Extreme-Strength Alcohol Banned in Maryland
طرق شرعية لكسب المال على الإنترنت Governor O’Malley signed legislation banning the retail sale of 190-proof alcohol and stronger. Now, Maryland has joined the ranks of more than a dozen other states that have banned the sale of such products.1
Tastylia Wholesaler Extreme-strength alcohol, also known as grain alcohol, is 95 percent pure and has no color, taste, or smell when mixed with juice or punch.1 It is inexpensive, which makes it very attractive to underage drinkers.1 In fact, according to a recent national survey, underage binge drinkers are more likely to use extreme-strength alcohol compared to their non-binging peers.1
binary options trading signals nadex “Grain alcohol is seen as a cheap and reliable way to get drunk quickly, sometimes without the person knowing it,” said Jonathan Gibralter, President of Frostburg State University and a key proponent of the legislation. “Not surprisingly, its potency and low price make grain alcohol a popular option for college students.”1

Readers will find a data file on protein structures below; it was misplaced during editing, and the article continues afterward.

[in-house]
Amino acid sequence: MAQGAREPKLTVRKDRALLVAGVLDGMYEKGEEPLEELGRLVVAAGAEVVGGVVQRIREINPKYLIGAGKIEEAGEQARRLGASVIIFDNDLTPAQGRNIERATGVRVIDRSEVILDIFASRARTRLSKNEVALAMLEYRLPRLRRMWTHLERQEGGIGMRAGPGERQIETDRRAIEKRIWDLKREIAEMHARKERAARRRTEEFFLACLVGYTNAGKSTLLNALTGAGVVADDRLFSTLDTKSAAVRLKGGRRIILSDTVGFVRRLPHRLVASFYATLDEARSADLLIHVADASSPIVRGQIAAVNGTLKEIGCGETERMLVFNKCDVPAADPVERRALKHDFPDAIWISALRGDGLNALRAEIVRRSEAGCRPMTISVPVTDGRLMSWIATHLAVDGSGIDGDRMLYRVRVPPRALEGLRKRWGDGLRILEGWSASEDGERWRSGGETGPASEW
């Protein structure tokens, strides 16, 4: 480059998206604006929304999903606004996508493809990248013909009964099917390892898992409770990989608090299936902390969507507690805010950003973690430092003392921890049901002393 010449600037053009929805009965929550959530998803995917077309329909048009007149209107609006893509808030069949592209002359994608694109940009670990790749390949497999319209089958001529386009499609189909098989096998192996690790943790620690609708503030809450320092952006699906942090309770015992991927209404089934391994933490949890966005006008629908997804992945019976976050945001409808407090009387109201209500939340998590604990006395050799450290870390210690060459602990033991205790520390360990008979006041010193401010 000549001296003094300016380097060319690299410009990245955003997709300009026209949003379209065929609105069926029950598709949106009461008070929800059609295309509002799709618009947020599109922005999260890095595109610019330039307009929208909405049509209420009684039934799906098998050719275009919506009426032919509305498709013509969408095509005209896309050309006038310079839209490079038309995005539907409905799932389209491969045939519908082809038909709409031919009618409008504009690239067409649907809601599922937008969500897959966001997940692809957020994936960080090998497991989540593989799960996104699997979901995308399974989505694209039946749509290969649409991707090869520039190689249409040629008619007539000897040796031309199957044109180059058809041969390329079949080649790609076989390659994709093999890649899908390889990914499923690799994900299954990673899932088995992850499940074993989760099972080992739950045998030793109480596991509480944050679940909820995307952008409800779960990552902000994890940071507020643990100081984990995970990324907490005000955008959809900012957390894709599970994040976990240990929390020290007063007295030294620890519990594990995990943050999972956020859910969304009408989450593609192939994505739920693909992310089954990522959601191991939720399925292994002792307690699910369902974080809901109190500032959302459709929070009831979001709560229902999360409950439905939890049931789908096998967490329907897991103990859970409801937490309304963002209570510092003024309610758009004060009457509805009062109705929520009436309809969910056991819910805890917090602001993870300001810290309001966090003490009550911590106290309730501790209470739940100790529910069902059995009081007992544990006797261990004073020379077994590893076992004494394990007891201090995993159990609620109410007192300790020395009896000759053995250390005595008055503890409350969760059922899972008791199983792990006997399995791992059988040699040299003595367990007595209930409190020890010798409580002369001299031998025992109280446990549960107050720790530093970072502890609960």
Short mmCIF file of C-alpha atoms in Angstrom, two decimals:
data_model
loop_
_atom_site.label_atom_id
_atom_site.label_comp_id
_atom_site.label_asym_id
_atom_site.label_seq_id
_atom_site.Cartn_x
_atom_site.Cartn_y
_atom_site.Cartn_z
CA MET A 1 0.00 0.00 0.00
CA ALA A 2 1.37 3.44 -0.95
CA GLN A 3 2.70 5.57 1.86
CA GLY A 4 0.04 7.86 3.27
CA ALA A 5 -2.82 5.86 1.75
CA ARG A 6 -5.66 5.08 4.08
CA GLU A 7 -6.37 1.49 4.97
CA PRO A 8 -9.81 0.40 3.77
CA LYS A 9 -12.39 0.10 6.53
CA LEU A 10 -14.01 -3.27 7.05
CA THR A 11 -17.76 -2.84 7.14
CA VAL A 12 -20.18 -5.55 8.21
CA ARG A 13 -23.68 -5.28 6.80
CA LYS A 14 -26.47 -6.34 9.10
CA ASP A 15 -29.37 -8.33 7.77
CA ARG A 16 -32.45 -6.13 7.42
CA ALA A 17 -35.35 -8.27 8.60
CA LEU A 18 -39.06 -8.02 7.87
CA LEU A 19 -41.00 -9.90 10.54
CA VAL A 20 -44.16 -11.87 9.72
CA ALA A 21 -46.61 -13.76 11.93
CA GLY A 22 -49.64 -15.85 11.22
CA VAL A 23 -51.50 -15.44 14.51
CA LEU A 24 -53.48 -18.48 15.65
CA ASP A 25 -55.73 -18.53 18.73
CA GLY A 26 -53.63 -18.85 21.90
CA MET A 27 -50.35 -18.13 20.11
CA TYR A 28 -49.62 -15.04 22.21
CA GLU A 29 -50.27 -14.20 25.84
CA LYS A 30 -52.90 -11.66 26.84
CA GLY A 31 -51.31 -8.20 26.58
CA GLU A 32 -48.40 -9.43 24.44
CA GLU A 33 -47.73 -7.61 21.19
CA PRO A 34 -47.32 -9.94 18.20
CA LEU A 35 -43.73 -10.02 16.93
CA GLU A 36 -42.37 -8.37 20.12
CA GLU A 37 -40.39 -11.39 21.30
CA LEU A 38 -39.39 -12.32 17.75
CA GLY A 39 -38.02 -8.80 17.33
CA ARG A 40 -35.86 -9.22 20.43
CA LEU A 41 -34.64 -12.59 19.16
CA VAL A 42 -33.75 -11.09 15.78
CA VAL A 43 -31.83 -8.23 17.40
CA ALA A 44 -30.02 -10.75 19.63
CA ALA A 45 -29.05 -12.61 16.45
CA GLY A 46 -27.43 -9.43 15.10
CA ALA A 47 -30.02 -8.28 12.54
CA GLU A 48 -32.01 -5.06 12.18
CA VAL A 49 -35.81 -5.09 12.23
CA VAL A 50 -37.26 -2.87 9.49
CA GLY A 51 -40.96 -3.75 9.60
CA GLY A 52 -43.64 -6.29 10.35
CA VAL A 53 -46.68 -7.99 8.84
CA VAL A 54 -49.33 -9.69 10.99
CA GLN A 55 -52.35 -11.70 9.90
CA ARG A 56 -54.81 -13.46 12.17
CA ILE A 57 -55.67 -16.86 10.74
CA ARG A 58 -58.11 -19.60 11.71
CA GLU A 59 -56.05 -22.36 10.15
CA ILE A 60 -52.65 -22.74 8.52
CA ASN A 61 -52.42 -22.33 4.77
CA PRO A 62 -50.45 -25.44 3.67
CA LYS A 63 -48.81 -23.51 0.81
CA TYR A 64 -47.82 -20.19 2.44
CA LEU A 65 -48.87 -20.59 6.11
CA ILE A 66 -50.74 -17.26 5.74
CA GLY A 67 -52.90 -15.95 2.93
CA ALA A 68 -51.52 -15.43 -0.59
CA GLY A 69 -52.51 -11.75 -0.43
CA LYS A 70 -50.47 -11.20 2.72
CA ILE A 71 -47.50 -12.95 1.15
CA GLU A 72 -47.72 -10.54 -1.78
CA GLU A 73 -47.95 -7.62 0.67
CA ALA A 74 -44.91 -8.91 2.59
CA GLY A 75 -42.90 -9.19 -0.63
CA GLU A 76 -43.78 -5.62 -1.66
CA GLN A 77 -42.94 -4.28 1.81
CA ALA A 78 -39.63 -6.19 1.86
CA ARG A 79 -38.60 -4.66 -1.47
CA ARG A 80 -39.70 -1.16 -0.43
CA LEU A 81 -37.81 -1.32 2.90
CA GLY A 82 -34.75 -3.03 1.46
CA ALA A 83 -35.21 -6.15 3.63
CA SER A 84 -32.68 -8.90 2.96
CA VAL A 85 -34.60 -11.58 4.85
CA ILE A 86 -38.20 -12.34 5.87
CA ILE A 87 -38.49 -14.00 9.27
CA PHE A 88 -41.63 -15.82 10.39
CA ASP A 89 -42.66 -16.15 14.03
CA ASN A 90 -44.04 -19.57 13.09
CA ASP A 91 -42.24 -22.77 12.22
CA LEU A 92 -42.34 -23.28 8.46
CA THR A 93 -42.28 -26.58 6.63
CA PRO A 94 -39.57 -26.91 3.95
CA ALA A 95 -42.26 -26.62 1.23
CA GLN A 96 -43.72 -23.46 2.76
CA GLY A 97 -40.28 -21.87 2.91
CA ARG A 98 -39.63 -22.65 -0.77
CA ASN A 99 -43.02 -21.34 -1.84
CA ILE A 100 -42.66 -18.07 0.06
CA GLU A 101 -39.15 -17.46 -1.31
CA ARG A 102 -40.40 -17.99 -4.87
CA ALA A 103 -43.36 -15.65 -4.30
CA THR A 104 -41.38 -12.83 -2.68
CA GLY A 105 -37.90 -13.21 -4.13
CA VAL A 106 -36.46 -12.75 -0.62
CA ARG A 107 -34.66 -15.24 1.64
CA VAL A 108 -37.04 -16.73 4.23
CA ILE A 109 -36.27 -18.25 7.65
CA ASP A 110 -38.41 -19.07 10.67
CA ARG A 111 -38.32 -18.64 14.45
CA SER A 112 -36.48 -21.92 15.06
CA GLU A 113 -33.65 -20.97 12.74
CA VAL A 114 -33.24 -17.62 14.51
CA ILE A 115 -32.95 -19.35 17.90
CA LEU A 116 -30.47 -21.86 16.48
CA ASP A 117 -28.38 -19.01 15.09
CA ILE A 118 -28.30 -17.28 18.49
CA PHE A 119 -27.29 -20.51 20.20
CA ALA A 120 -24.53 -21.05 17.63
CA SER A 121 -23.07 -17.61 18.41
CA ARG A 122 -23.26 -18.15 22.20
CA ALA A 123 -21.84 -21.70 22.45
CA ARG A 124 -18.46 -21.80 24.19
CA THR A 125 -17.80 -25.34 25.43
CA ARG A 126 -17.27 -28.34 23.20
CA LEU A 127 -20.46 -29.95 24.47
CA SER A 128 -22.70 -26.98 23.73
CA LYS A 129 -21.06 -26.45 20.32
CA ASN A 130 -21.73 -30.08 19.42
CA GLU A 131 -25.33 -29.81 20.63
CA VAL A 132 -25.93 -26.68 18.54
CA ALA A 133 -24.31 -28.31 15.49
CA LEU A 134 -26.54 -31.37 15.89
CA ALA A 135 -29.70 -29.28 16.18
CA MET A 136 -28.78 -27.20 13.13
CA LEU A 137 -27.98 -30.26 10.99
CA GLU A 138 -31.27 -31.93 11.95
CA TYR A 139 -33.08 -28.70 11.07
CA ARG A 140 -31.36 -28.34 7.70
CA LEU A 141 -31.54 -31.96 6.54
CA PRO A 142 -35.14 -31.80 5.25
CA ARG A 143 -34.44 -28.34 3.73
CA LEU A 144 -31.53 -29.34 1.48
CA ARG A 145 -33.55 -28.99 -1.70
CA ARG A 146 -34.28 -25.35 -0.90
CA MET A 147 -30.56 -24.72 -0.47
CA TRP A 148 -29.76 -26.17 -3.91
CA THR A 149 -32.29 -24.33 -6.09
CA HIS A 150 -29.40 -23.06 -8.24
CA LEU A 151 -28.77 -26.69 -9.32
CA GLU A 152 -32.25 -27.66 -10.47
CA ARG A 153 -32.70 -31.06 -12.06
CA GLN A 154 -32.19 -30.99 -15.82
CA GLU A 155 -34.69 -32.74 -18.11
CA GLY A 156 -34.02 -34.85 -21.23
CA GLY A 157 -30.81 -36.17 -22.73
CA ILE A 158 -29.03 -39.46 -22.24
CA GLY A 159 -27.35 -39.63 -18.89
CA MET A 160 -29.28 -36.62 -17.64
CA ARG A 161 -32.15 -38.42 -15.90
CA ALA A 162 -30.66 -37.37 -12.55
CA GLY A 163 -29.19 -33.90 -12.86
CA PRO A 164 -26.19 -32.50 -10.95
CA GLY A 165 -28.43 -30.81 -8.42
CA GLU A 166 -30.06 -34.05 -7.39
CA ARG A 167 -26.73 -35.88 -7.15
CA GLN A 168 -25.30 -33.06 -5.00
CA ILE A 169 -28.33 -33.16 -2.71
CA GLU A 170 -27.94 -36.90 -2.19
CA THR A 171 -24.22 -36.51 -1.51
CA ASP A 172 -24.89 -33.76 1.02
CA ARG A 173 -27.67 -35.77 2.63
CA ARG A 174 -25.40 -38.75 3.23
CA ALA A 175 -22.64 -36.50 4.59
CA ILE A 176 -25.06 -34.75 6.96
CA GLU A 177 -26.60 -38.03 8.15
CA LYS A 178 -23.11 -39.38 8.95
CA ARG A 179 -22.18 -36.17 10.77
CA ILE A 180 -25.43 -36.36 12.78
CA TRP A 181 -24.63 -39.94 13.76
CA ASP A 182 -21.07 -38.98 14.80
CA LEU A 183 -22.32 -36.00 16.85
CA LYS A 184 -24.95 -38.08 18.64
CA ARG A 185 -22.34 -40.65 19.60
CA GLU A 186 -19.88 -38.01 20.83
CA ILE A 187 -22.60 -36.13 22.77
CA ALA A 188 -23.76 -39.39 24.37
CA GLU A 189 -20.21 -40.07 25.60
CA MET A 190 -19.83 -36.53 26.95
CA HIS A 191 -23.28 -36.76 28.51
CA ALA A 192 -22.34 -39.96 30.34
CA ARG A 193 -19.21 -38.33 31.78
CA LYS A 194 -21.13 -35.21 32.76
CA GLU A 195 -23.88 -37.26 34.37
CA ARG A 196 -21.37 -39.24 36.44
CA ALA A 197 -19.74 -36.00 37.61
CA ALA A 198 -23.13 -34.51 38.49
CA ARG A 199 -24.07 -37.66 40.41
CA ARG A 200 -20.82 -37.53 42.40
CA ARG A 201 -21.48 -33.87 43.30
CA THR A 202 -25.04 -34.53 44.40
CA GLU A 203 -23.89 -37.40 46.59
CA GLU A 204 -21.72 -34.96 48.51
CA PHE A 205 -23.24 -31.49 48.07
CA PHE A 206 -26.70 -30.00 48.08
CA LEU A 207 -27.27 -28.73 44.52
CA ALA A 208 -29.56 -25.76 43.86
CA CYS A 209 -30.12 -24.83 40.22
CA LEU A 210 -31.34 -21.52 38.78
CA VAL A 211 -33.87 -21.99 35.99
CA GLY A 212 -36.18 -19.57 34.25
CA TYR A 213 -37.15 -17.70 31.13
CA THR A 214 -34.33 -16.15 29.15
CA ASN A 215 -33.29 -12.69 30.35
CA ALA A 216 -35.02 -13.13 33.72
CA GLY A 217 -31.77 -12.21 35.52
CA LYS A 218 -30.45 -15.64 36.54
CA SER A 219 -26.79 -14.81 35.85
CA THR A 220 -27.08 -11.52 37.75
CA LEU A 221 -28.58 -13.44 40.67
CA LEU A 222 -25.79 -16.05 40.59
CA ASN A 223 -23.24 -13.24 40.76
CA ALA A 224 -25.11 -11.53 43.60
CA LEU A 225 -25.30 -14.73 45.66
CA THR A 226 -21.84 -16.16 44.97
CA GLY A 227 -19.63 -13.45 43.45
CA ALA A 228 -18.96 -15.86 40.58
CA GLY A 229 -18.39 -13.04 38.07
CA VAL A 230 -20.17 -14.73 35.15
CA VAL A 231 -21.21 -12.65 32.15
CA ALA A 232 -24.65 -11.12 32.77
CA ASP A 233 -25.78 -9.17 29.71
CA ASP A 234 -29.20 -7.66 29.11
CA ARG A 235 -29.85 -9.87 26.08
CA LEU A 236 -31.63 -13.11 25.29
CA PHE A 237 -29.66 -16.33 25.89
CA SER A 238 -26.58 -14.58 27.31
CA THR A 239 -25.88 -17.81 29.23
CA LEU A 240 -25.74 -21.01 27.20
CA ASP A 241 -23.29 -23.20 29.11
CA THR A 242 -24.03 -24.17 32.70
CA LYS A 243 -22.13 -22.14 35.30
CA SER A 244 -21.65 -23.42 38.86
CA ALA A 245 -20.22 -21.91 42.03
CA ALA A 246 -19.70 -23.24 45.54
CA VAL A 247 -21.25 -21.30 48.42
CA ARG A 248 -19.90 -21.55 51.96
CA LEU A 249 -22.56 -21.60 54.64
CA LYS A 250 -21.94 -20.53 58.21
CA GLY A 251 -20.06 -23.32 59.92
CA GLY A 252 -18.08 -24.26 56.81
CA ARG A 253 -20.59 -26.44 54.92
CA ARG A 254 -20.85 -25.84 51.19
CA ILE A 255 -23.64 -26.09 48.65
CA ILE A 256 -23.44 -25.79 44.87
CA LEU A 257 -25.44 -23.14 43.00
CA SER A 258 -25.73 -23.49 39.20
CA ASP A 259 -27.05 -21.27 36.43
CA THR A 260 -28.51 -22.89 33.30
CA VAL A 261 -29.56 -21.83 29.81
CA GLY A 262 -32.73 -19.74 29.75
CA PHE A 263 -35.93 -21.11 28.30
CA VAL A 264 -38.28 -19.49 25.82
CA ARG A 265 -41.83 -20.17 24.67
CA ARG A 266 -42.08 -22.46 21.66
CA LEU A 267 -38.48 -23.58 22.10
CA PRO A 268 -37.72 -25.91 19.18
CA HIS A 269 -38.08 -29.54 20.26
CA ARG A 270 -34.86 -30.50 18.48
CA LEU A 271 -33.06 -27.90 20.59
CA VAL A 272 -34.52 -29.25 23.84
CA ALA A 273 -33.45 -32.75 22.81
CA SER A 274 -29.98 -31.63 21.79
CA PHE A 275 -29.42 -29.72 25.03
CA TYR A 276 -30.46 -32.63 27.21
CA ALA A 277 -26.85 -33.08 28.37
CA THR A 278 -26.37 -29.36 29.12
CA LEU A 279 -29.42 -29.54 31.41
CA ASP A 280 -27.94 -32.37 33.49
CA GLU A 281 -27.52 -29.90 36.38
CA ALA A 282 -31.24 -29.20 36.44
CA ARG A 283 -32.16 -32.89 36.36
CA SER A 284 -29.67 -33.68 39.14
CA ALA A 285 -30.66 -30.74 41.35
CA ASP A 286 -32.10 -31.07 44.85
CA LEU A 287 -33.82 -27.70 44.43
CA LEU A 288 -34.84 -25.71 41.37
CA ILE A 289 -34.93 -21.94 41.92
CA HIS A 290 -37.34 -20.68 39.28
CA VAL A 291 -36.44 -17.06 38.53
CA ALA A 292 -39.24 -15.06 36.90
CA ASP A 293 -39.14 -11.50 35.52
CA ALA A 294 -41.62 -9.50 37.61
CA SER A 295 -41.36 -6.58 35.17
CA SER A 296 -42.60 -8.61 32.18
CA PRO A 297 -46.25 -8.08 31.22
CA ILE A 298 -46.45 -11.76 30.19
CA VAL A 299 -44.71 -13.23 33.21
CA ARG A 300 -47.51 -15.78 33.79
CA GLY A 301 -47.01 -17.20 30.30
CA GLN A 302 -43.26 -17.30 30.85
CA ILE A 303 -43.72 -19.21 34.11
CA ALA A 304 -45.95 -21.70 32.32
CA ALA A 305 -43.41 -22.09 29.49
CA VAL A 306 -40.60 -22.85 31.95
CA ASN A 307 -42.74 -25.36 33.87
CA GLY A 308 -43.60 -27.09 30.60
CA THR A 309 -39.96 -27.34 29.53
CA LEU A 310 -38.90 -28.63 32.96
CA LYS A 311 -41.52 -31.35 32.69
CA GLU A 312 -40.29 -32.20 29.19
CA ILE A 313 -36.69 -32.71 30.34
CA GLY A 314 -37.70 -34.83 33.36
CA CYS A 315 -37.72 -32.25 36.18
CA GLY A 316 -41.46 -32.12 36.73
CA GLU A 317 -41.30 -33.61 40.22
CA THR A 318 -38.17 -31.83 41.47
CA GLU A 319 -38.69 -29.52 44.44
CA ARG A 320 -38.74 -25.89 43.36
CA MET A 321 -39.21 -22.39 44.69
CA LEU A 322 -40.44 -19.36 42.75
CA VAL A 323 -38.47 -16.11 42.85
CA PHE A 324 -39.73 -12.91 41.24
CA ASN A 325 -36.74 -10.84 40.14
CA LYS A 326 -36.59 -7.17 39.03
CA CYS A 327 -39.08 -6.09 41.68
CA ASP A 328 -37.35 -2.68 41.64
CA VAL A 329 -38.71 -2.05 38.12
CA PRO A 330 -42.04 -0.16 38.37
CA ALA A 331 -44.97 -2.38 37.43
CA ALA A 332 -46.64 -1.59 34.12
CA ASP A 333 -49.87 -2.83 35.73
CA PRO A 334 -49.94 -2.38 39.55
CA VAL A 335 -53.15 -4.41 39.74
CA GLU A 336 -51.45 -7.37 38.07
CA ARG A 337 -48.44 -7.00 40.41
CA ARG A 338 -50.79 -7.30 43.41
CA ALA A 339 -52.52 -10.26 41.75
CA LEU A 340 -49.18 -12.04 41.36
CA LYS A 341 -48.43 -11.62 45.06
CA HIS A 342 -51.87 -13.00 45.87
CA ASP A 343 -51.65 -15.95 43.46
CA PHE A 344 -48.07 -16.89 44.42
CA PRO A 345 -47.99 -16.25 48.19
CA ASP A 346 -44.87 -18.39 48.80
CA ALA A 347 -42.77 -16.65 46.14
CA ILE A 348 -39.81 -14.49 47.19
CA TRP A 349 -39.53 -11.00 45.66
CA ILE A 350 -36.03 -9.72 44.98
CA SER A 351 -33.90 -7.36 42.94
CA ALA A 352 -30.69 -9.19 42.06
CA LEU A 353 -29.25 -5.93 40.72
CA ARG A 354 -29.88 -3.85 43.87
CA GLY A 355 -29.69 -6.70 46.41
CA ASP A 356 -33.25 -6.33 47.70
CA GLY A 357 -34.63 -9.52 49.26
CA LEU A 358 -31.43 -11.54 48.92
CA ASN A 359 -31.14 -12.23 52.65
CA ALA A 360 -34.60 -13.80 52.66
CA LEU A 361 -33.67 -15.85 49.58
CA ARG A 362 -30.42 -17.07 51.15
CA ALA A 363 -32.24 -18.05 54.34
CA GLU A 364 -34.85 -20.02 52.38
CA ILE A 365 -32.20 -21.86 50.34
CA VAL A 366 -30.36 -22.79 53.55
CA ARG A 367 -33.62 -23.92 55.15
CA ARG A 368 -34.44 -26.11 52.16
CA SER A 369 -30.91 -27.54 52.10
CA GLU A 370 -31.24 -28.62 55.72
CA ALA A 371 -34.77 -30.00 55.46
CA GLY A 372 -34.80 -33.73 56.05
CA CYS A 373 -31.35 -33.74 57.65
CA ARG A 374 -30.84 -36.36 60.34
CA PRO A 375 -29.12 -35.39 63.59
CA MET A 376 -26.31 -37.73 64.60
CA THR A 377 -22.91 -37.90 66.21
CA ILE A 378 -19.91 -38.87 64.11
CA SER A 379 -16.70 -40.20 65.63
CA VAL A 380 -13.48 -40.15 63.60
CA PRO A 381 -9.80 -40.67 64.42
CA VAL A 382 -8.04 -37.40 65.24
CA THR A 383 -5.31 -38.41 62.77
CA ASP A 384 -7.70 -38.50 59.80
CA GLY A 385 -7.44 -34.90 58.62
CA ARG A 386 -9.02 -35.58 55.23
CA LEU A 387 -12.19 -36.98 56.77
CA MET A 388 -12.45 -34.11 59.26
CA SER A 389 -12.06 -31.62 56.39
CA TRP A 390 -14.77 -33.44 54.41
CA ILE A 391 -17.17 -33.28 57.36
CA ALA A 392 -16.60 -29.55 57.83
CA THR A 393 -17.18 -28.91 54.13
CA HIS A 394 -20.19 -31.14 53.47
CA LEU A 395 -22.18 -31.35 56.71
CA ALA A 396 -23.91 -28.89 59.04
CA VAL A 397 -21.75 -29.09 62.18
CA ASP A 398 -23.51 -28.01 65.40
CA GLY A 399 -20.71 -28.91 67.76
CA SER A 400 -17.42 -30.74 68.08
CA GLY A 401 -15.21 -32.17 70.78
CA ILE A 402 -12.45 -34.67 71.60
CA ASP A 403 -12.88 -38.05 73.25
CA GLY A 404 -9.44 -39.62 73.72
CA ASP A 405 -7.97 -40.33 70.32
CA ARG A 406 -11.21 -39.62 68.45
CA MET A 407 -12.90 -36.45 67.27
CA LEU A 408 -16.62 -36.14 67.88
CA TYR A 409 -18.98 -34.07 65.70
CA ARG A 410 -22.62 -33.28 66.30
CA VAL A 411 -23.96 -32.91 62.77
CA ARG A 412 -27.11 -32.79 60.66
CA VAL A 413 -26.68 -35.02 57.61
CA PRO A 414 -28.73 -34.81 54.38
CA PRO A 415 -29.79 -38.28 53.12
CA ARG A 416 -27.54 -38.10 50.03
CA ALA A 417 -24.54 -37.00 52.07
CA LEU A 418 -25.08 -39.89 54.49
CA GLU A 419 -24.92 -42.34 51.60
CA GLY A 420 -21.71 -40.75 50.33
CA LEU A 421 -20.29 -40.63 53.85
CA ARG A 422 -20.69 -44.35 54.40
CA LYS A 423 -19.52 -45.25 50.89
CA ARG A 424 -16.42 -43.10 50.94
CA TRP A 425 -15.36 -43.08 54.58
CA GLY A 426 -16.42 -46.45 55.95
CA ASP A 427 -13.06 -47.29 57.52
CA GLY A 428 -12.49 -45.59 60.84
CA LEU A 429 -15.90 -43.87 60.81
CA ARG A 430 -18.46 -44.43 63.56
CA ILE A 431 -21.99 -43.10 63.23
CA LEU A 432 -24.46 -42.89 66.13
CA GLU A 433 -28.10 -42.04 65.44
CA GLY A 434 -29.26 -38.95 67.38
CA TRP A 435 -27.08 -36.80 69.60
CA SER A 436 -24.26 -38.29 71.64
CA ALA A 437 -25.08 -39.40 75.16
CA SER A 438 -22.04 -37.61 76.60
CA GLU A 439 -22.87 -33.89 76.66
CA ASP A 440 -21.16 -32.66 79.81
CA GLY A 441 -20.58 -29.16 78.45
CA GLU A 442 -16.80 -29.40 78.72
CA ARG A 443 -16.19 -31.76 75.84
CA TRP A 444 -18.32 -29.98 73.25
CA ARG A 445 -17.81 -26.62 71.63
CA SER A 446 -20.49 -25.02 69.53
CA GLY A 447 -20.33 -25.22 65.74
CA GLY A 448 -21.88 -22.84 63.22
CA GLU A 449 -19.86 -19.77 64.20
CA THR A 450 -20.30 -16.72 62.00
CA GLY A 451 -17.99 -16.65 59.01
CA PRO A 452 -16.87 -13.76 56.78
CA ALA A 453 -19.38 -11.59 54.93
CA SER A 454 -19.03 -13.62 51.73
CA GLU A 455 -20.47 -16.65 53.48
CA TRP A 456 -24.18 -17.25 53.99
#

opcje binarne historia In fact, banning extreme-strength alcohol was a top priority of The Maryland Collaborative to Reduce College Drinking and Related Problems, a group that formed in 2013 to address problems associated with excessive alcohol consumption on ten college campuses across the state.1
binära optioner info “This ban on the retail sale of grain alcohol demonstrates the impact of a strong collaboration among Maryland’s universities and colleges,” said Johns Hopkins University President Ron Daniels. “Through our shared efforts around this important issue, we can hopefully make a positive difference for the health and safety of the young adults on our campuses.”1
seroquel 100 mg for sleep' order by 1 ; The National Institute on Alcohol Abuse and Alcoholism estimates that, nationally, drinking on college campuses is responsible for 1,825 deaths annually, as well as 599,000 unintentional injuries, 696,000 physical assaults, and 97,000 sexual assaults. In Maryland, 19 percent of underage and 22 percent of 21- to 24-year-old college students meet the criteria for either alcohol abuse or dependence.1
demo iqoption bonus 100 Hopefully, this will motivate other states to follow suit.